Wight knight: Live Nation's Isle Of Wight Festival deal revealed

Wight knight: Live Nation's Isle Of Wight Festival deal revealed

Ahead of this year’s Isle Of Wight Festival, promoter John Giddings told Music Week that the £10 million bill for staging the event was what ultimately persuaded him to sell a majority stake to Live Nation after 15 years. A year after the acquisition was approved, Music Week has learned that those burdensome costs meant that the iconic festival was sold to the concert giant for just £1.

“You need a safety net to help prop it up because I can’t afford to lose the amount of money it costs to do now personally, I need financial support,” said Giddings in our June cover story.

Now the breakdown of the deal, which allowed Live Nation to buy the festival for less than the price of an ice cream at Seaclose Park, can be finally be revealed. Parent company LN-Gaiety Holdings acquired the trade and assets of the Isle Of Wight Festival for a consideration of £1, according to documents lodged at Companies House.

The deal has come to light as the Association Of Independent Festivals (AIF) called for an investigation into Live Nation’s “dominance” of the market in outdoor events with a 5,000-plus capacity.

Following a Competitions & Markets Authority (CMA) investigation of the Isle Of Wight deal, the takeover was given the go-ahead in September 2017. The acquisition by LN-Gaiety showed that the festival owed £378,426, but money due from debtors and prepayments totalled £378,526, leaving a surplus of £100.

However, a further £698,820 was racked up in legal fees. Ultimately, LN-Gaiety lodged goodwill of £698,721 in relation to the transaction, so that £1 price tag doesn’t tell the complete story of the value of the storied festival’s brand.

What’s also interesting about the deal is that Isle Of Wight Festival Limited was incorporated in July 2016, almost eight months ahead of the acquisition and more than a year before it was finally approved. LN-Gaiety owns 75% of Isle Of Wight Festival Limited, with Giddings listed among the new company’s directors and Solo Promoters named as a related party in the ownership structure.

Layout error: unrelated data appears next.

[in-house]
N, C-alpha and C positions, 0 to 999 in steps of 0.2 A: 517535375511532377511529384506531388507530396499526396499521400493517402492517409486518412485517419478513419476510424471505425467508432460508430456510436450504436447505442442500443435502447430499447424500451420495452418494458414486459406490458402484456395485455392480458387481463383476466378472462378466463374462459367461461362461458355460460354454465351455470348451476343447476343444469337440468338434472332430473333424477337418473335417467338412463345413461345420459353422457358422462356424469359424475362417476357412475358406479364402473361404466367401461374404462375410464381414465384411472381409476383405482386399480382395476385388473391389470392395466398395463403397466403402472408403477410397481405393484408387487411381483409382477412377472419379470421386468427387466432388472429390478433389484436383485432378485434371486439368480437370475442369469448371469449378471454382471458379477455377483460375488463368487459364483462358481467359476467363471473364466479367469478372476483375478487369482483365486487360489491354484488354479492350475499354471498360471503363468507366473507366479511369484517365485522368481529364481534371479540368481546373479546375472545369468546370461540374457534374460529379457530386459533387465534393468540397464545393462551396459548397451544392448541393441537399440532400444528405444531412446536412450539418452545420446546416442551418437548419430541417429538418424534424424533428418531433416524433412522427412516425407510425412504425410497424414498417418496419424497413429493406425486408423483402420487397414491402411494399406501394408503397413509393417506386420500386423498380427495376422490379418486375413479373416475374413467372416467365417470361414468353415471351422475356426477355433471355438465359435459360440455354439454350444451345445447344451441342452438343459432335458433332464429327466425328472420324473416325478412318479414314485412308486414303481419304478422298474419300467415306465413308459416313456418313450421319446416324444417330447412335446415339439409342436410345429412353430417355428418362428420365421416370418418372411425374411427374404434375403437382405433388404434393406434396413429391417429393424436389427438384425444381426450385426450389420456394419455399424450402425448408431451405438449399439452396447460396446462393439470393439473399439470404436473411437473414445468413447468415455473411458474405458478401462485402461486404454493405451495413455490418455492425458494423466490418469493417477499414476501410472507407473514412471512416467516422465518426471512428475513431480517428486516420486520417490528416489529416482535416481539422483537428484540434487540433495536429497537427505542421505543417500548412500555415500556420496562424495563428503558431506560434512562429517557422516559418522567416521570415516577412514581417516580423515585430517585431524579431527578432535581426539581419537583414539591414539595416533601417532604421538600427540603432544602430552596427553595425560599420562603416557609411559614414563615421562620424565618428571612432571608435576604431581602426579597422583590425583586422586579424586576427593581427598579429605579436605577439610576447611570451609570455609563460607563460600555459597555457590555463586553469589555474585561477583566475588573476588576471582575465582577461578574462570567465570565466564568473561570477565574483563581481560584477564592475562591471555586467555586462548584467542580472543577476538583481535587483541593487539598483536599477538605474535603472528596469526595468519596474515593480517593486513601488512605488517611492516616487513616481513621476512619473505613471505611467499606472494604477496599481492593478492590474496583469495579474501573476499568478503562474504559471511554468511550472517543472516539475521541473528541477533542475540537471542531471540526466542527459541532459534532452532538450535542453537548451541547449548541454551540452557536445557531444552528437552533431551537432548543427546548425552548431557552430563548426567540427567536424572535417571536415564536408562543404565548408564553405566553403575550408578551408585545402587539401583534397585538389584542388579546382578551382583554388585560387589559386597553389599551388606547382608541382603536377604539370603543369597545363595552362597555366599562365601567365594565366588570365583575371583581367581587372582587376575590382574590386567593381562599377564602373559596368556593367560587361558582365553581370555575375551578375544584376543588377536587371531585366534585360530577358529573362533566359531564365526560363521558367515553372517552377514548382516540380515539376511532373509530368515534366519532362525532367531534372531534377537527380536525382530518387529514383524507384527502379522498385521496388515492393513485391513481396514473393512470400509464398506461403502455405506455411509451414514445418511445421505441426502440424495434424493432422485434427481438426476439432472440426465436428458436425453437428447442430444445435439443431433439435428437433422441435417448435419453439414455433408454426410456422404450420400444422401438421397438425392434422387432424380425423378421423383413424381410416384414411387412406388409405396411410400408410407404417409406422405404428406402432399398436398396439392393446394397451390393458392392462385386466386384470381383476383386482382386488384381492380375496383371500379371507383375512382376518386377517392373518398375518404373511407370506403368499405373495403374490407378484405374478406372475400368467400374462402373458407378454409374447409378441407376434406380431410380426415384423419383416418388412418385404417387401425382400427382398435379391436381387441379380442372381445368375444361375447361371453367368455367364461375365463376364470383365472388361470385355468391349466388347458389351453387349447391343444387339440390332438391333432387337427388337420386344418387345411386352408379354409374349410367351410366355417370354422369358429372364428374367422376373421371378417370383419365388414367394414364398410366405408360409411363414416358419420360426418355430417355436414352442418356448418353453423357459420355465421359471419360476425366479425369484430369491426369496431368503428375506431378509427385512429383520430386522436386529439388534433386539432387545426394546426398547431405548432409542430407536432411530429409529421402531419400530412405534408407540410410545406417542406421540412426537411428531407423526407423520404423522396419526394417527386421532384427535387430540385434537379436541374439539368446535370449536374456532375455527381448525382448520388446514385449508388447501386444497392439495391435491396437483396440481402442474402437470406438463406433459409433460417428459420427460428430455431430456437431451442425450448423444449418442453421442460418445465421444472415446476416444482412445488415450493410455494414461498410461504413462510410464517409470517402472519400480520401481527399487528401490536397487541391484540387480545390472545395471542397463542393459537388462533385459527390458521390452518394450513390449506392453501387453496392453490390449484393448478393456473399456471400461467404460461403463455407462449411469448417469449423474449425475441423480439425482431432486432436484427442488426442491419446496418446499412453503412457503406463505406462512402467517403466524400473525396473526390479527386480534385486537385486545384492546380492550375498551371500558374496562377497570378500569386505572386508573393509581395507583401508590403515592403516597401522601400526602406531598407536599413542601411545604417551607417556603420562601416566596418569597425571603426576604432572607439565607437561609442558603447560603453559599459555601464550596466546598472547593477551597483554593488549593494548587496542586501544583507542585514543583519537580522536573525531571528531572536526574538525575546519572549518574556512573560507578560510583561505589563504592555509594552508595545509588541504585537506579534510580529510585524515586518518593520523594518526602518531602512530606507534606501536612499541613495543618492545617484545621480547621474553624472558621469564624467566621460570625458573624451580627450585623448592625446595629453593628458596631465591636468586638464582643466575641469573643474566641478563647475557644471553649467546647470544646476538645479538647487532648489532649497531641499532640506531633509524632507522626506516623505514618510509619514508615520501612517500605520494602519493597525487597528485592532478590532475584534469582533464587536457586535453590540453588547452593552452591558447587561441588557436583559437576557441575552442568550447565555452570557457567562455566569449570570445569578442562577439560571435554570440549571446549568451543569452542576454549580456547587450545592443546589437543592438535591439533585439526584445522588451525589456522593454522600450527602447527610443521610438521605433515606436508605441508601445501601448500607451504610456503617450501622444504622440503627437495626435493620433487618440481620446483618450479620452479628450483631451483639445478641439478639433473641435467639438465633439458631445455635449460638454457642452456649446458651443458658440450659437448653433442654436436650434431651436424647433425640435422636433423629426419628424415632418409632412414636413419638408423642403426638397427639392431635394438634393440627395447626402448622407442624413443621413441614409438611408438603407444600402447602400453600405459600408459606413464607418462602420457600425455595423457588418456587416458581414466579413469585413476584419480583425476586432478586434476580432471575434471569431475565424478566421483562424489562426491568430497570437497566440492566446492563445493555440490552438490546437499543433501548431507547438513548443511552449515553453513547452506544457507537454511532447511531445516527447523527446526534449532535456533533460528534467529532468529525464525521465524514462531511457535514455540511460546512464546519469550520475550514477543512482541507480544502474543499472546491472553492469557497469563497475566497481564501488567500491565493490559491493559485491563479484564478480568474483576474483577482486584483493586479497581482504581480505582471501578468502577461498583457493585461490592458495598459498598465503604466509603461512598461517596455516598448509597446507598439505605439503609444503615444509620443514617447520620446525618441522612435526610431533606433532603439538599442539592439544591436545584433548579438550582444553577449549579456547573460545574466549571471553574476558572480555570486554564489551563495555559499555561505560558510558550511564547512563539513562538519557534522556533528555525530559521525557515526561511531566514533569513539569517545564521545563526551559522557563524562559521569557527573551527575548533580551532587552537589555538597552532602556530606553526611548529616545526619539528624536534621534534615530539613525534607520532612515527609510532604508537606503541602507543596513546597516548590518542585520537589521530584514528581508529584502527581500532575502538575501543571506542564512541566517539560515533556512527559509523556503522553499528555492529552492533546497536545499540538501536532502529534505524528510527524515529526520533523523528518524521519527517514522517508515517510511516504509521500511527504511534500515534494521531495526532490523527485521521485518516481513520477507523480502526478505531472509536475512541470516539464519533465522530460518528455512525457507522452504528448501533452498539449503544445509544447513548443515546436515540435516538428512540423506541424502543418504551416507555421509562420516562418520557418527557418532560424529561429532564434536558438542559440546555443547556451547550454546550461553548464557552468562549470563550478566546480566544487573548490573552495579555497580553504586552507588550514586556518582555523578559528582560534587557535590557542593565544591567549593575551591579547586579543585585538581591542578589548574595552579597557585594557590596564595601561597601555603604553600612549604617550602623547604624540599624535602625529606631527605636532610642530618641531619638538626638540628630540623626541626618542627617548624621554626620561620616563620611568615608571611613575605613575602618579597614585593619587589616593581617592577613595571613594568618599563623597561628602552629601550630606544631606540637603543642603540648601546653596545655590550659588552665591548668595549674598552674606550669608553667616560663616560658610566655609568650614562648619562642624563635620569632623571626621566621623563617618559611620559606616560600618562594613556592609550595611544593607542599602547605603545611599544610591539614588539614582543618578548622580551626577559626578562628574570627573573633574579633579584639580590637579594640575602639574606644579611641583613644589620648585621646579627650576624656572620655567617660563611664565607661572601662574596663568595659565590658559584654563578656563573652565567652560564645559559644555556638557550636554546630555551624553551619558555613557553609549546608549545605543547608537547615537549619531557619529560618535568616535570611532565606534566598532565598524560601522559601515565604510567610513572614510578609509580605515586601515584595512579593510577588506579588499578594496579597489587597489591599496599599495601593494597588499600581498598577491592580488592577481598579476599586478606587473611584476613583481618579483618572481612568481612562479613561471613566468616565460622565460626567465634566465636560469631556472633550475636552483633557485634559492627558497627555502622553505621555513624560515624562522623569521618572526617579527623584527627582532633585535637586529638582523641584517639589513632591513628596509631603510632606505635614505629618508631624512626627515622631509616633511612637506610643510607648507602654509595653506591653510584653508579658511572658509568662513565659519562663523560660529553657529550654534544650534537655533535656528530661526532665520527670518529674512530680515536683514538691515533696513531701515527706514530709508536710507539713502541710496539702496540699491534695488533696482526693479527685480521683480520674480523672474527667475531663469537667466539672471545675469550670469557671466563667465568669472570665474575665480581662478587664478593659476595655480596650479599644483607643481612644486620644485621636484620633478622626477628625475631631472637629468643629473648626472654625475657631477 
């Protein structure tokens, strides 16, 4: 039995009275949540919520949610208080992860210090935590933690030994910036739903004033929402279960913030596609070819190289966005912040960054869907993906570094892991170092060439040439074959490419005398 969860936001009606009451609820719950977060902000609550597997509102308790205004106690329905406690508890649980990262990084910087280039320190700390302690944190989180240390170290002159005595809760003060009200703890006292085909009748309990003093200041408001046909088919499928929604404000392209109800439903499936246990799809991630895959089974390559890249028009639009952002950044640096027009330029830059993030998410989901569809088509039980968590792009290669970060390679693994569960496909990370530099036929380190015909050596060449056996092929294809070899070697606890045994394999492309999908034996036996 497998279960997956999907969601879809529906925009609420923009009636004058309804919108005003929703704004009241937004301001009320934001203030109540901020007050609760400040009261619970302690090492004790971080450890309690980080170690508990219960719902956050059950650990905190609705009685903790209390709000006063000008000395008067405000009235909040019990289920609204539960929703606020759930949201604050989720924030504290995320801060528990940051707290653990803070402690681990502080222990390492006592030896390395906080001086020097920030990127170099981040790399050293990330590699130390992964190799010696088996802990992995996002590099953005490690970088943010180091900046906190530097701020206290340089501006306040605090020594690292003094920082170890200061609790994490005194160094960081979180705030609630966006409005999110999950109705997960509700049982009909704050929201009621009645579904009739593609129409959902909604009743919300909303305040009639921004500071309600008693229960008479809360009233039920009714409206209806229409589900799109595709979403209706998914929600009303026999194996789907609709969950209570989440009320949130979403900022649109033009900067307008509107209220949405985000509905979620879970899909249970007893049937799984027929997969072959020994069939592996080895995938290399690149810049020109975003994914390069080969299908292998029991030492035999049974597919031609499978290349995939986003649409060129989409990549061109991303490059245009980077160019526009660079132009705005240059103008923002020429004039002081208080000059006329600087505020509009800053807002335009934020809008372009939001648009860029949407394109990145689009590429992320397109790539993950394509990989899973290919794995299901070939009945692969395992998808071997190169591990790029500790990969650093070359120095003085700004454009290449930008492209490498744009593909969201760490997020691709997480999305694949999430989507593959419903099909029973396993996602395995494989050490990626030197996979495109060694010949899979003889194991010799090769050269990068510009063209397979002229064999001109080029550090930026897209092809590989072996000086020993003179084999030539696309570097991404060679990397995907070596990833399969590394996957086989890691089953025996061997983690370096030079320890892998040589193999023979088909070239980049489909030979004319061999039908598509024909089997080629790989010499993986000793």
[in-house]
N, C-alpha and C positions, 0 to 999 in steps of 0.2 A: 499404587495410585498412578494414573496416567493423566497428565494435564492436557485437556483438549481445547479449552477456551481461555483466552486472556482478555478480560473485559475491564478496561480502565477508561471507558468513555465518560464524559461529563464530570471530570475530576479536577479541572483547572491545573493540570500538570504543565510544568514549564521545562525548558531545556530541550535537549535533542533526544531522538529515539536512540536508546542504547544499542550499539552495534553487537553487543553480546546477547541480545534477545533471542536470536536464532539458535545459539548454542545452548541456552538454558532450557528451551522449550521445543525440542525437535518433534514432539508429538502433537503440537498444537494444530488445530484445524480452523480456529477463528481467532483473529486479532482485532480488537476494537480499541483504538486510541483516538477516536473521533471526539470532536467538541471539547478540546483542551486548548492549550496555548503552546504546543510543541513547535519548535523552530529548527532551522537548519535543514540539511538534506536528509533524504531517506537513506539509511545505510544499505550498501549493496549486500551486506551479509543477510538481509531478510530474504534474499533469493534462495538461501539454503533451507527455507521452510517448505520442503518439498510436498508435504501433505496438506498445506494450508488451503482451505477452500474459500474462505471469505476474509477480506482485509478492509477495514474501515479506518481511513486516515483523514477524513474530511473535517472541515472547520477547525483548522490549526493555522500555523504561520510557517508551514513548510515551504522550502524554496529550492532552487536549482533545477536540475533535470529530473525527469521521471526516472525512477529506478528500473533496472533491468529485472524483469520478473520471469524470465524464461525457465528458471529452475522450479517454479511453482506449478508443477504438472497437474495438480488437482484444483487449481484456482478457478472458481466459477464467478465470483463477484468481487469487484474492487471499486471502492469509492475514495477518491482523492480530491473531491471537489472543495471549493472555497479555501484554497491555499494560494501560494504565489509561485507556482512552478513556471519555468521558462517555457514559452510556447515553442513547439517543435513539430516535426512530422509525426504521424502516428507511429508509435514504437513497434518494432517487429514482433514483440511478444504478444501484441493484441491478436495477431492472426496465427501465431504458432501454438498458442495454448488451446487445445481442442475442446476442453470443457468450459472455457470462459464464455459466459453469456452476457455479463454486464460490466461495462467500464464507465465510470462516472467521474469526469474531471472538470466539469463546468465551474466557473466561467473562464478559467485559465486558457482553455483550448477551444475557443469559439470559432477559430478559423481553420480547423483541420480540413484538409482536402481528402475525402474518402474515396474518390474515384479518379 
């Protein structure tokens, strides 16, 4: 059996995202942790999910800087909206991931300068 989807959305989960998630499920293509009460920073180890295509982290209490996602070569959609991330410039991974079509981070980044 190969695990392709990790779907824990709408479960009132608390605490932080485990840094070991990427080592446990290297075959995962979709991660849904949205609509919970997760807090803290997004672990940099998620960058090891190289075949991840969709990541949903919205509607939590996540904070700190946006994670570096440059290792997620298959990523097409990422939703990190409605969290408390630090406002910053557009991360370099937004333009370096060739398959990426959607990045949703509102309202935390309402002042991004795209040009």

Isle Of Wight Festival Limited issued its own results for its first 17-month period ending December 2017. It reported a loss of £1.65m, while the amount owed to creditors (£3.2m) dwarfed debts payable to the festival operator (£674,713). LN-Gaiety was among those creditors: it was due to receive £330,098, while Solo Promoters Limited was owed £221,373.

The CMA review’s timeframe meant that the new company was unable to run last year’s festival. The 2018 edition, featuring Kasabian, Depeche Mode, Liam Gallagher and The Killers, was the first time it was controlled by Live Nation.

This year, the Isle Of Wight Festival marked 50 years since the inaugural edition. Following a gap of three decades, it was revived in 2002 and has seen headline sets from The Rolling Stones, Coldplay, The Police, David Bowie and Jay-Z.

Neither Solo Agency or Live Nation responded to requests for comment about the acquisition.

In its strategic report for the year ending December 31, 2017, LN-Gaiety Holdings’ revealed that revenues dipped below £200 million. The 1.3% year-on-year reduction resulted in a turnover of £199.4m. Operating profit decreased by 43.3% to £5.5m.

According to key performance indicators, LN-Gaiety failed to match either the number of shows or admissions from 2016. In 2017, the company put on 4,191 shows (down 11.4%) and had 5,340,992 admissions (down 2.7%).

It had a consolidated loss after tax of £227,496. That compared with a profit of £2,925,387 in the prior year.

Last month, Paul Latham, Live Nation UK president and COO, announced his retirement from the company after 34 years.

LN-Gaiety recently acquired Irish promoter MCD Productions. It strengthens the partnership between Live Nation and MCD’s Denis Desmond, who established the LN-Gaiety JV with the music giant.

Pick up the latest edition of Music Week for an interview with John Giddings, who’s this week’s subject of The Aftershow.



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